Possibly one of my most masochistic lame adventures is my daily lunch regimen during the work-week. In the more than five years since I have commenced my illustrious career in competitive floor tile labeling, I have seldom deviated from bowling bagging my lunch Monday through Friday. A take-out sandwich in any reputable (unlikely to include ptomaine as an extra ingredient) sandwich shop in the vicinity of my Tribeca area workplace would set me back close to $10 a day. The thought of investing $50 of my meager alms on five overpriced sandwiches a week when I have to feed the ravenous theater and movie-going beast within puts my priorities in perspective. Therefore, I have long been committed to making my lunch myself for dimes on the dollar.
Over this half decade, I have essentially eaten a variation of the same modest lunch every day, a homemade sandwich, a piece of fruit, and some kind of dark chocolate. With time off for vacation, holidays, the infrequent sick day, an upper endoscopy, a mole removal, and the rare lunch out, I have calculated that I have eaten approximately 1,200 sandwiches since I was recently awarded the title Minister of Tile Labeling in response to my heated demand for a salary increase. When my sister, Dovima, brags to her friends about me, they’re under the impression that I’m now a member of Parliament.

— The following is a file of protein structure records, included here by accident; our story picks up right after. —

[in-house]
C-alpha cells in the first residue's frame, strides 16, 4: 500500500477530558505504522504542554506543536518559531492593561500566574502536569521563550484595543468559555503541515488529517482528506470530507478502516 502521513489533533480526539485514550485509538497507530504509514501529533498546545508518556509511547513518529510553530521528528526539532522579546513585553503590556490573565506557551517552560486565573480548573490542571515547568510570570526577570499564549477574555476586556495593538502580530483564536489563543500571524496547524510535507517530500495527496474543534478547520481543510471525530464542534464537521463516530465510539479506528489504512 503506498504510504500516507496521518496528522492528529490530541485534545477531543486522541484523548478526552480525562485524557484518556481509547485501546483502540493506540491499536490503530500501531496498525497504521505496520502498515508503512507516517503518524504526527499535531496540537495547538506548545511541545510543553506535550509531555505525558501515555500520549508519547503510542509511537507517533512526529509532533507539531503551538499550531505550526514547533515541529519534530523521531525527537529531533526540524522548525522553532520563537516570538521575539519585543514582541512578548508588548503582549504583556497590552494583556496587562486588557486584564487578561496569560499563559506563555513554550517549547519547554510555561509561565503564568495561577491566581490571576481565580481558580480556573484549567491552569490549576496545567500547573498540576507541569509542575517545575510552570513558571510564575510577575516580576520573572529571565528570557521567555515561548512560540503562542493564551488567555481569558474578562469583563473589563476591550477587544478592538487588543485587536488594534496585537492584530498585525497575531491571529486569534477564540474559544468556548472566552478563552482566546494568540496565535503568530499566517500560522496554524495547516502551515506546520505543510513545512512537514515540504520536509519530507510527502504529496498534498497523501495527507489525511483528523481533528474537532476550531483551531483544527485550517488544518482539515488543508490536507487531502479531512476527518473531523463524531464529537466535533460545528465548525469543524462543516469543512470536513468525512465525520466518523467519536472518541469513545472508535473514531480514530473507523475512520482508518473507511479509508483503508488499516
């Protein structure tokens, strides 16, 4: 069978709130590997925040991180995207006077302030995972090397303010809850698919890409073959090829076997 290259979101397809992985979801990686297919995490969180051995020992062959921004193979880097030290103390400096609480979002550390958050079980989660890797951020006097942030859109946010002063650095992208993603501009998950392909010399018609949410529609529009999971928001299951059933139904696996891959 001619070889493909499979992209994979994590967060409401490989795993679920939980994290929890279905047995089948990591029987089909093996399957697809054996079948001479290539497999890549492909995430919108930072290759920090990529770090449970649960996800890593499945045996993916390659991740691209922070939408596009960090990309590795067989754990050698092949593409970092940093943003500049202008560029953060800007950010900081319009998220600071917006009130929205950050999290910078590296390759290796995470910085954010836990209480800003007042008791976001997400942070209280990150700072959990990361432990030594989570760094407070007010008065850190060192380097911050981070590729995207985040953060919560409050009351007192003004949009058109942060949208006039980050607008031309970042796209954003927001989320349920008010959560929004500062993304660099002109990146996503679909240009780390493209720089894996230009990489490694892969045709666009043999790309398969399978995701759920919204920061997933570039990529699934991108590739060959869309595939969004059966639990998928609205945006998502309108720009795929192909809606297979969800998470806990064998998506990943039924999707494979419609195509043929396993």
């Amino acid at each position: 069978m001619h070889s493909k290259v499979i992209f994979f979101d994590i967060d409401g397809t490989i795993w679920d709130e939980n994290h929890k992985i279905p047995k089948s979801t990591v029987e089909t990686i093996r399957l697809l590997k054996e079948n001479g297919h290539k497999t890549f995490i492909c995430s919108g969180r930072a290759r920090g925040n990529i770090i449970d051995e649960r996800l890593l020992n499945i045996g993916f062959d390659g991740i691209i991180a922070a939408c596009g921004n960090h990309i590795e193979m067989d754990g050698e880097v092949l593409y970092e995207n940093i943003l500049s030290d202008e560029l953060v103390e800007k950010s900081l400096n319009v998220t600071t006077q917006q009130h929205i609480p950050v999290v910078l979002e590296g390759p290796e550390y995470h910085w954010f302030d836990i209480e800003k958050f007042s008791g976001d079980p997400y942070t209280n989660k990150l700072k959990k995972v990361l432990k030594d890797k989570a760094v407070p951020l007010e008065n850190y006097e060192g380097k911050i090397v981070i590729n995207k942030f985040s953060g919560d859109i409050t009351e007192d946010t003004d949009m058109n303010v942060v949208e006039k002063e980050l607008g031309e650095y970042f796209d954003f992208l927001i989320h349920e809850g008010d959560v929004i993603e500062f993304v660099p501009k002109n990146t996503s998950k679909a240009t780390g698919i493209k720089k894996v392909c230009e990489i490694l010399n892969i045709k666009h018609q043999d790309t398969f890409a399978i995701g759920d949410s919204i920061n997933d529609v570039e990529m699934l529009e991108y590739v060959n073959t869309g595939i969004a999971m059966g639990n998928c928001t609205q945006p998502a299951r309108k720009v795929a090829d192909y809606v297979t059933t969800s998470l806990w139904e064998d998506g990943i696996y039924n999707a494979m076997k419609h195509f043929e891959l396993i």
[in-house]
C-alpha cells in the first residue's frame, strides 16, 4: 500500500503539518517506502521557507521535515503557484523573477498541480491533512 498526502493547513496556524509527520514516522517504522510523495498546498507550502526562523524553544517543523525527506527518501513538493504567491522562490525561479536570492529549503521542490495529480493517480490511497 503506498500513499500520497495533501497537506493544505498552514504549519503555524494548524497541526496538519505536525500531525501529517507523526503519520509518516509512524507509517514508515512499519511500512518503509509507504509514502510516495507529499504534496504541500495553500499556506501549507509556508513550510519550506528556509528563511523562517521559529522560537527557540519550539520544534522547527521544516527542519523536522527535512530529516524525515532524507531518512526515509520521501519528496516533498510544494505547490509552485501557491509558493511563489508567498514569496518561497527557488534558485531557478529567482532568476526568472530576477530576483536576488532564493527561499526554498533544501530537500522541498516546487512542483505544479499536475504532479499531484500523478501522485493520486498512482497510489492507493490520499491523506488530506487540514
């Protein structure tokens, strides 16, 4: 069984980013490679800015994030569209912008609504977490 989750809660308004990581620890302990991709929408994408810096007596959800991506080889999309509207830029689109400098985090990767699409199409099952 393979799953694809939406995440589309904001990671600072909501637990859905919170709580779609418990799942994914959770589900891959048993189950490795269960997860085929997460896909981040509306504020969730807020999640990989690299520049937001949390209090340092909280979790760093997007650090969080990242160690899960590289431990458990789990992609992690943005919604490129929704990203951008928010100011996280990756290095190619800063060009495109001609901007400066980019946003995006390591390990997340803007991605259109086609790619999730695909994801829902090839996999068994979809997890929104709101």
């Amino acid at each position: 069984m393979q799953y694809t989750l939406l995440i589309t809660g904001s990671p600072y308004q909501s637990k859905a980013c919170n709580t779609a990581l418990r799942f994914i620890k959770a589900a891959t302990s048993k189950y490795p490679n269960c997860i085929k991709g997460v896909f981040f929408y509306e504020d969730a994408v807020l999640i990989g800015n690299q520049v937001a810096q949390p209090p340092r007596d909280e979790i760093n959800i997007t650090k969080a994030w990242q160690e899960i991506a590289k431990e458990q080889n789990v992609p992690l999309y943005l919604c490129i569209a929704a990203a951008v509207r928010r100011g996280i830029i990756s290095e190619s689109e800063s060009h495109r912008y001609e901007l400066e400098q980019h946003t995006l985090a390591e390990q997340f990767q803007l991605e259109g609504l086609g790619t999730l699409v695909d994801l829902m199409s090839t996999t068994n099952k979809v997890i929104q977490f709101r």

From this number of sandwiches you might assume that I’m very fond of the sandwich, but you would be sorely mistaken. I’m certain that if I die and go to hell, the only foodstuff on the menu will be a sandwich, and one as appetizing as the kind I make, if you’re a fan of dining in state penitentiaries or kennels.
Yet, when I’m sitting with Milton, in a close center orchestra seat at a sold out performance of A Little Night Music on Broadway, where Catherine Zeta-Jones and Angela Lansbury take turns spitting on us, 48 weeks of mediocre lunches per year is a small sacrifice for such a satisfying pay-off. In fact, I hardly notice the cell phones ringing and audience members coughing tubercularly during the singing of Send in the Clowns. I am so grateful that eating years of crummy sandwiches is why I can afford to go to the theater, I am almost blind to the man sitting next to my dear friend, jumping out of his seat and applauding enthusiastically before the show’s finale. As Milton dryly observed, “The clowns are here – right next to us.”